In a crisis, store shelves could empty with astonishing speed. If that happens, those of us who have stocked up on food and essentials will be okay for a while. If things return to normal in a few months, all will be fine. But if conditions worsen, what then?

A good long term plan must take into consideration not just stockpiling food and other essentials. It must contemplate a sustainable long term food supply. Please examine your fingernails. If they don't have any dirt under them, perhaps you might want to consider taking up vegetable gardening...

Um, my fingernails are dirty and I'm a retired businessman. I take this stuff very seriously.

RNcarl's picture
RNcarl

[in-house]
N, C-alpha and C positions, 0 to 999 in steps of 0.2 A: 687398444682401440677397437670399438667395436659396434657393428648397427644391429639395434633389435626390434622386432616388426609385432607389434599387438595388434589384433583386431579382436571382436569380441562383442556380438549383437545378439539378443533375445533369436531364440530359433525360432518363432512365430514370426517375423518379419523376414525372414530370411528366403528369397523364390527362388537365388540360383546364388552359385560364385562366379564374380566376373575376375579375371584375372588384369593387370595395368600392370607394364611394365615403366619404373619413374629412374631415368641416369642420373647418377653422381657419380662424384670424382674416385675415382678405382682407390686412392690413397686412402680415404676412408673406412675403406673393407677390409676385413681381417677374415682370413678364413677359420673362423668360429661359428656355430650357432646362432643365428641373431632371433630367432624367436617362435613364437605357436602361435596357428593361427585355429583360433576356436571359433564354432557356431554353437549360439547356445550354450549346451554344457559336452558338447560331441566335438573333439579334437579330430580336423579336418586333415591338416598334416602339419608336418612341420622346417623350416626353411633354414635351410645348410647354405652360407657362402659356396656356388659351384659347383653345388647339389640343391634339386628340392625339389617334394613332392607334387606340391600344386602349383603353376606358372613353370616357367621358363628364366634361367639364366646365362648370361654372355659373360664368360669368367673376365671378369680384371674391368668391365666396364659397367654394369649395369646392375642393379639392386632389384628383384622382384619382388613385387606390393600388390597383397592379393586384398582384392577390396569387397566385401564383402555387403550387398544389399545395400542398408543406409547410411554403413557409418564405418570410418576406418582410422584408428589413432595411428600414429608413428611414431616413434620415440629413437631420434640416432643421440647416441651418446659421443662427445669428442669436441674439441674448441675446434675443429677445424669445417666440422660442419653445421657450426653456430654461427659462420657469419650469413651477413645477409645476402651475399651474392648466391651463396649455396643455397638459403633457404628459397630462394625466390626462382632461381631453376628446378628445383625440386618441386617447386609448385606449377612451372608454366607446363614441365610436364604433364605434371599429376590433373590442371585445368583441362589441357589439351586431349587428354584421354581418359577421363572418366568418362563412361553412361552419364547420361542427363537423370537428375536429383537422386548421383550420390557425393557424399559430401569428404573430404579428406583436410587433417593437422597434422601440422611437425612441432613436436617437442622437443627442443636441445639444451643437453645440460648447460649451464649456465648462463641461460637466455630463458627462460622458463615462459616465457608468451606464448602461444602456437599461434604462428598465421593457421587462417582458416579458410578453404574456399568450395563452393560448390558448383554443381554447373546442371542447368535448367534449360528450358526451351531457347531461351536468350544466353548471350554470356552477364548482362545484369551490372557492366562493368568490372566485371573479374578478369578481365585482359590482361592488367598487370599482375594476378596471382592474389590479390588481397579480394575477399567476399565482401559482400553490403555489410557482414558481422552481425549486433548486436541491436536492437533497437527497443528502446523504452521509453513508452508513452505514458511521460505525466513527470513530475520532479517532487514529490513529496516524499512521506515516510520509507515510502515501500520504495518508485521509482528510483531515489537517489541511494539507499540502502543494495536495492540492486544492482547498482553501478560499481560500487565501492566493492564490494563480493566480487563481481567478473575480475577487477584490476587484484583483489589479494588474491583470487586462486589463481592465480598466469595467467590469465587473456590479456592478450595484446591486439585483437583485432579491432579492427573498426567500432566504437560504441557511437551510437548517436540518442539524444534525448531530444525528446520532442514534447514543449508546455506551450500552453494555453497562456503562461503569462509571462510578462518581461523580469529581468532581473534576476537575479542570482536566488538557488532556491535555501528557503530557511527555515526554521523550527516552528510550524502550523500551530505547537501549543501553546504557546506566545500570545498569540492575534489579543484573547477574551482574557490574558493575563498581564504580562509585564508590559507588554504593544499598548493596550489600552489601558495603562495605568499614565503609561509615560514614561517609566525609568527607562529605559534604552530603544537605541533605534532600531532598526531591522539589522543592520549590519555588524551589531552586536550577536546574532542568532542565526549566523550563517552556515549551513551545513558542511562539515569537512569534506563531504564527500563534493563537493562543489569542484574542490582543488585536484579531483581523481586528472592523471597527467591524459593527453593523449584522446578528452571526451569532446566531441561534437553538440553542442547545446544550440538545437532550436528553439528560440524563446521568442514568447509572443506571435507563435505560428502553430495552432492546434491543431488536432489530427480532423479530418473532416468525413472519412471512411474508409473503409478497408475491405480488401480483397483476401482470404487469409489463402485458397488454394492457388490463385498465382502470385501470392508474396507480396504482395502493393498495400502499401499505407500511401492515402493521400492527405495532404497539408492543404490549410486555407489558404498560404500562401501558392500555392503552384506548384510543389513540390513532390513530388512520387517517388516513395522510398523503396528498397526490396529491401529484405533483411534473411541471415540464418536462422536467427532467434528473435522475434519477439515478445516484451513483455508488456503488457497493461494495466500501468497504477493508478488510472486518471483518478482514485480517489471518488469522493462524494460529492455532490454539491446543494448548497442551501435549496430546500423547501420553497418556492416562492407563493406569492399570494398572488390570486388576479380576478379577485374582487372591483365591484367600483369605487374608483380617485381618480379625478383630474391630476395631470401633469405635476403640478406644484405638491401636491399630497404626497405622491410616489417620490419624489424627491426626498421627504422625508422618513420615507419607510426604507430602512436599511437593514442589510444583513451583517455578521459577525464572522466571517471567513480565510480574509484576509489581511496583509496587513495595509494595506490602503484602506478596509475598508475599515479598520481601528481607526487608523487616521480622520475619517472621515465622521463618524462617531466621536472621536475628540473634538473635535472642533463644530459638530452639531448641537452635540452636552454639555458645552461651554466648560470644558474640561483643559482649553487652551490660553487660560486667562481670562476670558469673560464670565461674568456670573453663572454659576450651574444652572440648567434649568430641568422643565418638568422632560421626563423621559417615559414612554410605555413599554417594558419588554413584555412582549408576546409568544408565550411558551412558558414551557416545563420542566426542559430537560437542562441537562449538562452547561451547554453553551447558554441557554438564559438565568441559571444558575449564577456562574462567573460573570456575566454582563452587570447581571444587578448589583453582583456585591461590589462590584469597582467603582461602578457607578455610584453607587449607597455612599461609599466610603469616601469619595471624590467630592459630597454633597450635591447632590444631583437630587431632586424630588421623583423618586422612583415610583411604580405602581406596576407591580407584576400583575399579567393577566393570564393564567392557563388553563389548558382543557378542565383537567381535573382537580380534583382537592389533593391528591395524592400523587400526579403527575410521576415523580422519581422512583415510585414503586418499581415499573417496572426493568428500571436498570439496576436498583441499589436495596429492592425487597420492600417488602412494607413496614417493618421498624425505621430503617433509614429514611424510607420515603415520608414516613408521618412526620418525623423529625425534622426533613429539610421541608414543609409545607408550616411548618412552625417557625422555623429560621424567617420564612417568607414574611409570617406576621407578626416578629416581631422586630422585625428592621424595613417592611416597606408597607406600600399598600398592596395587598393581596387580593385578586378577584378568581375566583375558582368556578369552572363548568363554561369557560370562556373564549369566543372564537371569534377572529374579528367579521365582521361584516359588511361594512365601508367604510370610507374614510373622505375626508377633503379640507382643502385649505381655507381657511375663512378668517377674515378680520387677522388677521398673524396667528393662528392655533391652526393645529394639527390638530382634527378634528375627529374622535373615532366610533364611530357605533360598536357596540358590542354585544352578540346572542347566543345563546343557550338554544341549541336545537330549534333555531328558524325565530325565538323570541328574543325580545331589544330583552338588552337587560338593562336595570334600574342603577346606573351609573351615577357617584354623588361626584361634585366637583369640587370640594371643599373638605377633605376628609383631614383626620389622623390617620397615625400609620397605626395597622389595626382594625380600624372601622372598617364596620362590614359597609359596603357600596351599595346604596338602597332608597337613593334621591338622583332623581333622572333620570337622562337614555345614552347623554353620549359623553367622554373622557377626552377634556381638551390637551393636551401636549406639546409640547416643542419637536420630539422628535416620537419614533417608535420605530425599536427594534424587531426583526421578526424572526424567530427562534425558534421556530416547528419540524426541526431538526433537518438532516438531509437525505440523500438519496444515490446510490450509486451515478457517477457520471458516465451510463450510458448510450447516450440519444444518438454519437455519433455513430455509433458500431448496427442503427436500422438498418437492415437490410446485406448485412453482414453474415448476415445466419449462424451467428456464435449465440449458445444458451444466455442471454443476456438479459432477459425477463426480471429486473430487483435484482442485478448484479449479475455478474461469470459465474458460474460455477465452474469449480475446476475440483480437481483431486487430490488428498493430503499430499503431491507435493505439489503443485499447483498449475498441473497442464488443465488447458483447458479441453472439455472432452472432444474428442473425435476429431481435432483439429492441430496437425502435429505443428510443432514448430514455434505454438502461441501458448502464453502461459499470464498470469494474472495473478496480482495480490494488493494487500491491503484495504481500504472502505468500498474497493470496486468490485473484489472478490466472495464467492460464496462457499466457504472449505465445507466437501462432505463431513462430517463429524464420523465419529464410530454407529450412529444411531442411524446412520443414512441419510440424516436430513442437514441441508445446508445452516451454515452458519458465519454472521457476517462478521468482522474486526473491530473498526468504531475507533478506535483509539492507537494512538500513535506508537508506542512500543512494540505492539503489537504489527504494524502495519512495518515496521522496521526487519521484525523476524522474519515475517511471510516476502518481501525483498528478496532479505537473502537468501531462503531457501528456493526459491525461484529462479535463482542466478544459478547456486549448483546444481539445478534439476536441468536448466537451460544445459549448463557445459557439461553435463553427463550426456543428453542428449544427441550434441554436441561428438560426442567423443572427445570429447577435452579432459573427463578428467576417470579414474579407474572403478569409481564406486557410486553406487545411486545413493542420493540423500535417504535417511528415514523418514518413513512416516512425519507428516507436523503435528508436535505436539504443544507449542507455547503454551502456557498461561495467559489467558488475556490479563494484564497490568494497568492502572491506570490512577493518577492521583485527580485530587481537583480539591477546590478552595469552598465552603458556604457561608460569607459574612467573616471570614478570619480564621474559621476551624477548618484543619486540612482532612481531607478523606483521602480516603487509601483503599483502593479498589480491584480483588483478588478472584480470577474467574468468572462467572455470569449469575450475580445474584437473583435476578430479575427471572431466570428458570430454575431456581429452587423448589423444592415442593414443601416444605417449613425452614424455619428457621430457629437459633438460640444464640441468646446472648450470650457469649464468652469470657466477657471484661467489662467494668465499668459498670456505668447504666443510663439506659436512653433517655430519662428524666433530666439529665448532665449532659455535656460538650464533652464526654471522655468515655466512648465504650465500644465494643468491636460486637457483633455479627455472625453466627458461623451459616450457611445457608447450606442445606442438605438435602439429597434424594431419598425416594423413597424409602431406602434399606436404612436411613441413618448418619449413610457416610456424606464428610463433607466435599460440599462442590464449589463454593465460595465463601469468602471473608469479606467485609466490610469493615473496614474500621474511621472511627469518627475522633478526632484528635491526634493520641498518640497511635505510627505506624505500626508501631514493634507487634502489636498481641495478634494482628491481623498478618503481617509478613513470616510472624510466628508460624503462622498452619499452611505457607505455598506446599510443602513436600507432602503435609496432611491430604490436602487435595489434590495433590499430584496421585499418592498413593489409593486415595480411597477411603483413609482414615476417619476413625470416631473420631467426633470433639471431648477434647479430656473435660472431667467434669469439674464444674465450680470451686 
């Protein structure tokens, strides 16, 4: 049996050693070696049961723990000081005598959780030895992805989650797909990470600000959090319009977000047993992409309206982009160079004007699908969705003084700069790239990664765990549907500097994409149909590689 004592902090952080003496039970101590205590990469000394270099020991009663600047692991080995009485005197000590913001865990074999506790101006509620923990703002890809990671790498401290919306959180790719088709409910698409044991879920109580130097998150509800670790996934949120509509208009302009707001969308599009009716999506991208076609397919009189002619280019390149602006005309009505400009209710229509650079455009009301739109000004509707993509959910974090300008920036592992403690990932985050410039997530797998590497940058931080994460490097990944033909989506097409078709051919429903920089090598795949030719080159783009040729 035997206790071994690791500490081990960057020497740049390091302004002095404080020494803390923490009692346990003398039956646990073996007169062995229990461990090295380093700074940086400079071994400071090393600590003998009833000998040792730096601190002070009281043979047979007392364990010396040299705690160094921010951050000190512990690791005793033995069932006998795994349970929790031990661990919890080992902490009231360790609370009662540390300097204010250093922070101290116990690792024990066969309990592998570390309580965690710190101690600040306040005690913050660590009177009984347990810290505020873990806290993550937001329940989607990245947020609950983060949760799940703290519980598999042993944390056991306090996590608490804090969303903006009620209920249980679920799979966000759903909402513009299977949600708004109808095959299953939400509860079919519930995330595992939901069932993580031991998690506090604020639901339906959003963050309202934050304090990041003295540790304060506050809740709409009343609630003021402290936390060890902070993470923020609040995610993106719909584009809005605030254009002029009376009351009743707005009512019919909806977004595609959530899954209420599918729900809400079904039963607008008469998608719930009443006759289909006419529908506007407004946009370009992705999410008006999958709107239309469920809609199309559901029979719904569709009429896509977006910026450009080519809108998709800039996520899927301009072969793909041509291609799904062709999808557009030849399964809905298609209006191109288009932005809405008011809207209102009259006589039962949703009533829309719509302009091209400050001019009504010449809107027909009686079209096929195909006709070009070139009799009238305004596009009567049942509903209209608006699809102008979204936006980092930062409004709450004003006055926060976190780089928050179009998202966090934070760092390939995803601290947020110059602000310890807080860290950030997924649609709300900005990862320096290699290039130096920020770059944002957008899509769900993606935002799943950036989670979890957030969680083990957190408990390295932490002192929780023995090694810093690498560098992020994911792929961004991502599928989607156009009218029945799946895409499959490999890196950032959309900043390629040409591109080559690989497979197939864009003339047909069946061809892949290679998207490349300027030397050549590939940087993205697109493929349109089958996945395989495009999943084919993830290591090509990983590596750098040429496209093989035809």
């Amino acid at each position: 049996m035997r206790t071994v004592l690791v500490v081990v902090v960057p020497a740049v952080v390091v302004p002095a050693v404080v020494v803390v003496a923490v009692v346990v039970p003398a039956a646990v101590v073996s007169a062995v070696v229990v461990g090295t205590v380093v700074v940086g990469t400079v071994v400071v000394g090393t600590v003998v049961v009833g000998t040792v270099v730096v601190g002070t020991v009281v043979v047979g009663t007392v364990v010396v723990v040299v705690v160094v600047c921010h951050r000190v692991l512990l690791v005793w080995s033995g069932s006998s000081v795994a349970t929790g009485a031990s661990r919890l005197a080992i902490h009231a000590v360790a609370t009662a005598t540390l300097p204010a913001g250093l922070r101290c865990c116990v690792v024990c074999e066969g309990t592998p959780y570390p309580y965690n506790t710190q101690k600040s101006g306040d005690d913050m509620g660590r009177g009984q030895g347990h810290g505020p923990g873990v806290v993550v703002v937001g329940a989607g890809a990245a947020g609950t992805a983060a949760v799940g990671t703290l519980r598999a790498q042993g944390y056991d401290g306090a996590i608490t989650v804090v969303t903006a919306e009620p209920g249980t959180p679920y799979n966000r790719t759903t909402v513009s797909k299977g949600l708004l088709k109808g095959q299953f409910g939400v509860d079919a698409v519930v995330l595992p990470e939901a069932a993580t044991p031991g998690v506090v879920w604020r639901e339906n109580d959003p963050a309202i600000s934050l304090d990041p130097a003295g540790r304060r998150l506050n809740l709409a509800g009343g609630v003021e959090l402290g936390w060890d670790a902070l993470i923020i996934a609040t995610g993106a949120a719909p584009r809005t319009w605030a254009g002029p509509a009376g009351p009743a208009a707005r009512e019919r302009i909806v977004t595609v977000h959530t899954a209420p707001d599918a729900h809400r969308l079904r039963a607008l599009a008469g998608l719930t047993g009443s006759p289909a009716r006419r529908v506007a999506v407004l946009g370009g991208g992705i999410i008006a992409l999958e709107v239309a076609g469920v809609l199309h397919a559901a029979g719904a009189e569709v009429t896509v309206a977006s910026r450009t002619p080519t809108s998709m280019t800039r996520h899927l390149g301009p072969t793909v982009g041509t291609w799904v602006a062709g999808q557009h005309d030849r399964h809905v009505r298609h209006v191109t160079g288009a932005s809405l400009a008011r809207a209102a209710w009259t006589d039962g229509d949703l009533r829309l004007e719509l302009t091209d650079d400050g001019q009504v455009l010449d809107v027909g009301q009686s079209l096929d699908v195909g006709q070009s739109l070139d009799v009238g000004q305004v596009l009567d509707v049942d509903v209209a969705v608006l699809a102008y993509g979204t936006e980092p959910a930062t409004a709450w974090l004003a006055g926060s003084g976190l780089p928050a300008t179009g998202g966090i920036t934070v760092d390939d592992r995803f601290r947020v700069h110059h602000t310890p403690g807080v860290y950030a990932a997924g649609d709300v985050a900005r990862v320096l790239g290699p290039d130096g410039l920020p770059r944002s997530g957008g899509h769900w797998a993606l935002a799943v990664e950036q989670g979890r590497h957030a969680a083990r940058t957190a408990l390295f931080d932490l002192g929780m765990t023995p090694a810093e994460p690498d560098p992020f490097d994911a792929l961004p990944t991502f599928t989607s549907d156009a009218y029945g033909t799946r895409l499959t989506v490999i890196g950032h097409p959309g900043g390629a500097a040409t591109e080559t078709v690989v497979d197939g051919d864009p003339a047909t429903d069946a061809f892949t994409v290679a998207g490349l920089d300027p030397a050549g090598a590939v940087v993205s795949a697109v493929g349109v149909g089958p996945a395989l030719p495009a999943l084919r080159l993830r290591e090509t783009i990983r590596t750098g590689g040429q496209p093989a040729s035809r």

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Re: Why The Need For Food Storage?

Yes BSV,

I didn't address sustainability. the question asked was why stock-up.

Even as I was typing, I knew there was something missing. I have a garden, and will be doubling its size this year. Life will get harder. It's now 2:30am EST and I am still reading and learning. I have to work in the morning. Not only will we have to be good at our "work" we will have to learn how to sustain ourselves. This is a lost art. 

I actually sensed something happening last summer. So, I made a "real" garden not just a few tomatoes in pots on the deck. Can I be 100% self sufficiant where I live now? No. Can I off-set 50% perhaps.

Stock pile now, grow food to be eaten/bartered in the summer, you now have extended the reach of your supplies.  Network with other folks. Add supplies that you can barter with. It has all been discussed here before.